By ASHLEY HELMS
Opponents of plans to develop on Hampshire Country Club’s golf course can celebrate a victory, at least for now.
A petition for rezoning aimed at developing luxury condominiums where a clubhouse currently stands on the club’s golf course, a proposal that received harsh criticism from some village residents, was unanimously defeated on Feb. 10 by the Village of Mamaroneck Board of Trustees.
The decision to strike down the petition was met with cheers from an audience that extended into the hallway at village court.
Hampshire Country Club, located at 1107 Cove Road, petitioned the Board of Trustees for a zoning change to build one of two proposed housing options. One would see the construction of 121 condominium units, while the other included 106 single-family units.
The club intended to gain approval from the board so it could rezone the property, located in the village’s marine recreation zone, to build the luxury homes.
Flooding was one of the top concerns for those who live in the area who feared that, because of the club’s close proximity to sea level, building condominiums would create a surface that was impervious to water, forcing it out into the neighborhoods. Obstructing the view of the Long Island Sound by the proposed housing units was an issue that came into play as well.
Hampshire needs the zoning change to carry out its plan since residential development is not allowed in the marine recreation zone, according to village code.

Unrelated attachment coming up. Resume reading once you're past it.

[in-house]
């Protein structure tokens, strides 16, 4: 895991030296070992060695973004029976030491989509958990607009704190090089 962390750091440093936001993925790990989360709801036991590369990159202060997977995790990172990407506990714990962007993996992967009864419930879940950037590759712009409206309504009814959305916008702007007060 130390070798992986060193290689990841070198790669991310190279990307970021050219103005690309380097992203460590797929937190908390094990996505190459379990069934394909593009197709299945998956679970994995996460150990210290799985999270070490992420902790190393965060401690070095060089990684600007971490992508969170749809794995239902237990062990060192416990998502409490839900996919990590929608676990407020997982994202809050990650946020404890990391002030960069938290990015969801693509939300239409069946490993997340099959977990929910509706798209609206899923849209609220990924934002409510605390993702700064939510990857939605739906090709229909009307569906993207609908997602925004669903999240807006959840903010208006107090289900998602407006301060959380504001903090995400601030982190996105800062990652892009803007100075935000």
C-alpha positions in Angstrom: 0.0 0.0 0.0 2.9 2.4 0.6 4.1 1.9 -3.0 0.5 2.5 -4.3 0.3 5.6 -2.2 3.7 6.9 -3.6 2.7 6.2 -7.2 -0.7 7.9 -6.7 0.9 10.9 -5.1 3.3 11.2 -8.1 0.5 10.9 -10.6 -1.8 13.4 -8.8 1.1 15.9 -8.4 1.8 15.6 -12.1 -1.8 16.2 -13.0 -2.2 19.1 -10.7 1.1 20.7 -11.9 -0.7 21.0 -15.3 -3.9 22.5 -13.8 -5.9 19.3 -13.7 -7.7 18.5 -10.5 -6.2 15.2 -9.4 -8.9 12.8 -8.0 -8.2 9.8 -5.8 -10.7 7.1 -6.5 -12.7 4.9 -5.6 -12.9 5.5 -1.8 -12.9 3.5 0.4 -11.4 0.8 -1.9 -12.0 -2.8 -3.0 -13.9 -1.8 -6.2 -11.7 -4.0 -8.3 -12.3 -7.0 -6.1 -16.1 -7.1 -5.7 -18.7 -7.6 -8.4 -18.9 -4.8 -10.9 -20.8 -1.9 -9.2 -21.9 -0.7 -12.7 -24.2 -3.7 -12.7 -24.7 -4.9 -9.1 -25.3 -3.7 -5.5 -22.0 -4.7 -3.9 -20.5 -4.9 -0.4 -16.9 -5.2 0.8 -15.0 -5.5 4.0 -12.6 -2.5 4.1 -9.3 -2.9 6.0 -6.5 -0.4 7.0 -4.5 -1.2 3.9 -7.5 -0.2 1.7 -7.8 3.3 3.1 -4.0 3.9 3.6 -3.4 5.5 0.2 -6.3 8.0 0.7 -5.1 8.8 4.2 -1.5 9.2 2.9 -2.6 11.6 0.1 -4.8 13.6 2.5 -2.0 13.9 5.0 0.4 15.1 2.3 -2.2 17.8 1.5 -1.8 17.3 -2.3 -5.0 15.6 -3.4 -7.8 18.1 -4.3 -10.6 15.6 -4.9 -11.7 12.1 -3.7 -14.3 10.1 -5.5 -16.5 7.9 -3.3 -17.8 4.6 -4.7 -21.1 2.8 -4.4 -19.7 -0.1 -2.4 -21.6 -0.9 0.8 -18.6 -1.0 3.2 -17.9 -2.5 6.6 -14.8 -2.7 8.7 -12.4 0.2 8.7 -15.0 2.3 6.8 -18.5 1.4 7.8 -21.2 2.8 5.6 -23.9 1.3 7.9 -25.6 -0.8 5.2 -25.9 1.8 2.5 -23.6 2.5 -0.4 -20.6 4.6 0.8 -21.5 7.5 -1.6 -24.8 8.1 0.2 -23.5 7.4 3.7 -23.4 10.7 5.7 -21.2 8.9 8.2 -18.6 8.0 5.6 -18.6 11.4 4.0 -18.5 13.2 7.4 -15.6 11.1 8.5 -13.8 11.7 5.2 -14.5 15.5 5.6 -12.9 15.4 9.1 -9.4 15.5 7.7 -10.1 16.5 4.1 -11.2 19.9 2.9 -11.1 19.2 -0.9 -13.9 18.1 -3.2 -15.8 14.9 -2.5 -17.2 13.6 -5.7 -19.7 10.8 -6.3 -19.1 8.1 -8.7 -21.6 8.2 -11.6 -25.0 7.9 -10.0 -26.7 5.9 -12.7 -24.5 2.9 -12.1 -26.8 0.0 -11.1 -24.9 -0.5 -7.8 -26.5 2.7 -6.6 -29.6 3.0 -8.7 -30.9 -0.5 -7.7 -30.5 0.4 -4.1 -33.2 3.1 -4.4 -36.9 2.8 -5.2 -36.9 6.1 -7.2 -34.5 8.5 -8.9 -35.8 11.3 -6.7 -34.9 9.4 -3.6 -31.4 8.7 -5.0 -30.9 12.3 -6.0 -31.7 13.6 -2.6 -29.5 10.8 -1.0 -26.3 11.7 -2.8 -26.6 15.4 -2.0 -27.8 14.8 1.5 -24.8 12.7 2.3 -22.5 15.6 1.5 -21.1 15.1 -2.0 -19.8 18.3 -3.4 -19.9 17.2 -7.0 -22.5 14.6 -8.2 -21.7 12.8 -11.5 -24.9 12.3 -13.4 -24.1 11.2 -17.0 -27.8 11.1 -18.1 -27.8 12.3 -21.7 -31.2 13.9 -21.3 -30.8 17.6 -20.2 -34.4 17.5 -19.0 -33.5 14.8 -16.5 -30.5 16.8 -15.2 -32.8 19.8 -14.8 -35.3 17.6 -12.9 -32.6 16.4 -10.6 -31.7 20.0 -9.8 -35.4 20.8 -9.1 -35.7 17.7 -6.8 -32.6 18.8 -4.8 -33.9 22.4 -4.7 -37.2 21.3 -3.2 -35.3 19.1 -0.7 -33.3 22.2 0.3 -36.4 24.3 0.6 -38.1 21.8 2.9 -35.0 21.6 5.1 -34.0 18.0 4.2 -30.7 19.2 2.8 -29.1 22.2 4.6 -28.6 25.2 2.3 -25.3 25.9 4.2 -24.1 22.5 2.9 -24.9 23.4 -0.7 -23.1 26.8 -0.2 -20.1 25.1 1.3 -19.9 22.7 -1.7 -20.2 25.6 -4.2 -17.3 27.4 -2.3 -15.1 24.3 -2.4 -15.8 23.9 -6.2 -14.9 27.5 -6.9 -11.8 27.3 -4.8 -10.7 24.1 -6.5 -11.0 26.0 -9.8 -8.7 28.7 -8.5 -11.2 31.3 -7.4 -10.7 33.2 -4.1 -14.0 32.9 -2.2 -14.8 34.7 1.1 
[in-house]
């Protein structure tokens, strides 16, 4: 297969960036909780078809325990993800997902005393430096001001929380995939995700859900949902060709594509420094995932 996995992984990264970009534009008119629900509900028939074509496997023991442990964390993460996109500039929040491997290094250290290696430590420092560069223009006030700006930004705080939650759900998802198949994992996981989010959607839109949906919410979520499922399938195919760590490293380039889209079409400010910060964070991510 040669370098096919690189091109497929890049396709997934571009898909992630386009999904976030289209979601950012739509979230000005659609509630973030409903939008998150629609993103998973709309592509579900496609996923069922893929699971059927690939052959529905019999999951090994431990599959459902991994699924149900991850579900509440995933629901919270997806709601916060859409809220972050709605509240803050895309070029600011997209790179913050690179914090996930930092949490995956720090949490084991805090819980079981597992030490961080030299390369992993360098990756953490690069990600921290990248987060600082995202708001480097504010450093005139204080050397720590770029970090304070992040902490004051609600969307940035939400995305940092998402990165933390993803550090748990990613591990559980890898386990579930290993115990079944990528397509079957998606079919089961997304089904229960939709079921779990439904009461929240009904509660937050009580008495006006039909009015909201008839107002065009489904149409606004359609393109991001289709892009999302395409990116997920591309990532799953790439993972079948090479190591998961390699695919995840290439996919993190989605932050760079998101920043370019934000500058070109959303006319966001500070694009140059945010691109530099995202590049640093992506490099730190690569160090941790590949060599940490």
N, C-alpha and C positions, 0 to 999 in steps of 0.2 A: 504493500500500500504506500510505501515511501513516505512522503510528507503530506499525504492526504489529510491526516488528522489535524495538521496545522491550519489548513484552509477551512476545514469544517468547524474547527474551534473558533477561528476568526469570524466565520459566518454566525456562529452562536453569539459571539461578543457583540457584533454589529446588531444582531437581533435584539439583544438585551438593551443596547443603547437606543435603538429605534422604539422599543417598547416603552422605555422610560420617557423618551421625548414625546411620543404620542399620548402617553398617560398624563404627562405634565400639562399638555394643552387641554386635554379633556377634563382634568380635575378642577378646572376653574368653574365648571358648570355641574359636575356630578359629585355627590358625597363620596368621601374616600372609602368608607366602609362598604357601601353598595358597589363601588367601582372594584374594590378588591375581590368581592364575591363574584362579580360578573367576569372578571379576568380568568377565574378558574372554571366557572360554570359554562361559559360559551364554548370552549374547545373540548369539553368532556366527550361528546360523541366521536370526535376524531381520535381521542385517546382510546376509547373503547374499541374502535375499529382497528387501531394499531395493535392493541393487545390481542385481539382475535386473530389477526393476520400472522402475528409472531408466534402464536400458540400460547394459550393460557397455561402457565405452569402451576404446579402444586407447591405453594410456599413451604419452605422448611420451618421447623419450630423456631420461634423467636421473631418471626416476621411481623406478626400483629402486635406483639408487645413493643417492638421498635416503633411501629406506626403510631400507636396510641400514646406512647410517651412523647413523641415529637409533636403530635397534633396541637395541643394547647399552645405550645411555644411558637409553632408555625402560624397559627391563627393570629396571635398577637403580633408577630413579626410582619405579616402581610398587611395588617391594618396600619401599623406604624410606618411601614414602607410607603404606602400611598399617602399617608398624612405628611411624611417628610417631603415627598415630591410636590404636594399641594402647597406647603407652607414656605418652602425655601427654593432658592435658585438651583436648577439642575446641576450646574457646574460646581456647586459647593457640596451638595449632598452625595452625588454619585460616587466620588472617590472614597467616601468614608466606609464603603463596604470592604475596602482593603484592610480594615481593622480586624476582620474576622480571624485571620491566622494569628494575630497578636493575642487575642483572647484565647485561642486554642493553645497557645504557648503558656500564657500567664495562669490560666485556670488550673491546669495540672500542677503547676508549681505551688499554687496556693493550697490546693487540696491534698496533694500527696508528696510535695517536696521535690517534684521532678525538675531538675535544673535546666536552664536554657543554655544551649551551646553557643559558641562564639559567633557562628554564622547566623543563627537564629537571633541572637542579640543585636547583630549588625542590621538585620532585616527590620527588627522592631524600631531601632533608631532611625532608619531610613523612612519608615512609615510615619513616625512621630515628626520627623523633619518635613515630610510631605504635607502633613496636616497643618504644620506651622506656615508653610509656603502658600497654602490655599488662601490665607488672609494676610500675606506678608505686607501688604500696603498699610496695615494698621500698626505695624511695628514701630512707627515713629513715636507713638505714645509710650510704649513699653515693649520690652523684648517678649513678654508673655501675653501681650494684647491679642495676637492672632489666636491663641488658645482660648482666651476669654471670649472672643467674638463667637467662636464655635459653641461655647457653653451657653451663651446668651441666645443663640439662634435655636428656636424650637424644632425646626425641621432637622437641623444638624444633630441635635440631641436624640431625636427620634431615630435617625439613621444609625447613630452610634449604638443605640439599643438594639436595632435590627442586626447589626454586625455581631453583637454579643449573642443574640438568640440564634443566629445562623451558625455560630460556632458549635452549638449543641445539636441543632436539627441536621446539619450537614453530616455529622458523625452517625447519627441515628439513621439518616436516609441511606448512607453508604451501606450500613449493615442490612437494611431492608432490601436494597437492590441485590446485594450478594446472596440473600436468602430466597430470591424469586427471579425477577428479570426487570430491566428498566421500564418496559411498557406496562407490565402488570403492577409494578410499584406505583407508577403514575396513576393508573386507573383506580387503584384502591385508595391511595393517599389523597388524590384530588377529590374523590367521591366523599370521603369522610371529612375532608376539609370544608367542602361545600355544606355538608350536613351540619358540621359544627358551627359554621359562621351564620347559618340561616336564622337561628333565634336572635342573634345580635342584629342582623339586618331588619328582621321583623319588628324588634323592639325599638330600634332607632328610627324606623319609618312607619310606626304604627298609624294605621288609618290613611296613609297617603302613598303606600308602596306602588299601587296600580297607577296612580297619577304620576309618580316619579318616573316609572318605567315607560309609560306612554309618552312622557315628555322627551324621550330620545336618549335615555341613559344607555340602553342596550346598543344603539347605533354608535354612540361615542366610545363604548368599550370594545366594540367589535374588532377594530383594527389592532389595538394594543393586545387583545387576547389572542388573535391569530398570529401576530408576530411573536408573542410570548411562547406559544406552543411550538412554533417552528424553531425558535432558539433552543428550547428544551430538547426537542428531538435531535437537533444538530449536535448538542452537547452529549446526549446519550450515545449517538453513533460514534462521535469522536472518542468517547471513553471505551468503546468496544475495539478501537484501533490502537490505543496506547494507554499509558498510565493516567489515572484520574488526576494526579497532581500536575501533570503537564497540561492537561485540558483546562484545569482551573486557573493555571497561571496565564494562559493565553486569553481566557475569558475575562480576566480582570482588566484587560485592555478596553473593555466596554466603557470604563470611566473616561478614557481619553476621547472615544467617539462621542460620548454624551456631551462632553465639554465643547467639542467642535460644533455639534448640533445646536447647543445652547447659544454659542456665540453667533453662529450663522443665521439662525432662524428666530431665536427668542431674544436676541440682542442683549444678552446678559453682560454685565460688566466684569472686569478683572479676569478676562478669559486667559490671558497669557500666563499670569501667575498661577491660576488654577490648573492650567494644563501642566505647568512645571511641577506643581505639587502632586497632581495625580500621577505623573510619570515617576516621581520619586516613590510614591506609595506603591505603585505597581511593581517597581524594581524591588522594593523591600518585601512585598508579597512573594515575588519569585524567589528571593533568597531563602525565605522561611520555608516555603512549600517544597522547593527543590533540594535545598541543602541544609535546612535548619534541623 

Republican Mayor Norman Rosenblum’s refusal to comment on issues of possible rezoning at Hampshire Club since fall 2013, and through the November election, had some residents sensing he would be in support of any development proposal.
Following Rosenblum’s decision to scratch the application for a zoning change, and the board’s unanimous vote to turn down the petition, the mayor said he felt the density of the development project didn’t meet the village’s comprehensive plan.
Even though the Board of Trustees rejected this application, the club could come back with a different proposal, Rosenblum said, and the idea of building some units at the club is still plausible.
”Basically what we turned down wasn’t a concept, but, in essence, was the specific proposal itself,” Rosenblum said.
Celia Felsher, president of the Mamaroneck Coastal Envir-onm-ental Coalition, a group of residents pushing for Hampshire’s reform—said she was pleased to see the petition turned down. She said she and other residents aren’t against the club, but want its activities and any building plans to be vetted transparently.
“I’m really gratified the board acted to deny the petition. I think it’s the right thing for the community,” Felsher said. “We all have to sit down in order to figure out what the best alternative for the property is going forward.”
What snowballed into several tense, but passionate verbal exchanges on Feb. 10, and even elicited intervention by a police officer, was preceded by a series of controversies at the club over the last several years.
Concerns over Hampshire’s housing idea began when plans for a potential condominium building and parking garage on the club’s property were displayed at a January 2013 open house. This was the crux of the current uproar, but the club’s operations were on the radar of some residents for at least two years before that.
New World Realty, a real estate advisory firm based in New York City, bought Hampshire Country Club in 2010 for $12 million after the club started to face financial difficulties. New World is the company that came up with the idea of developing the property for housing, which critics say is related to the purchase of the club and the need for New World Realty to turn a profit.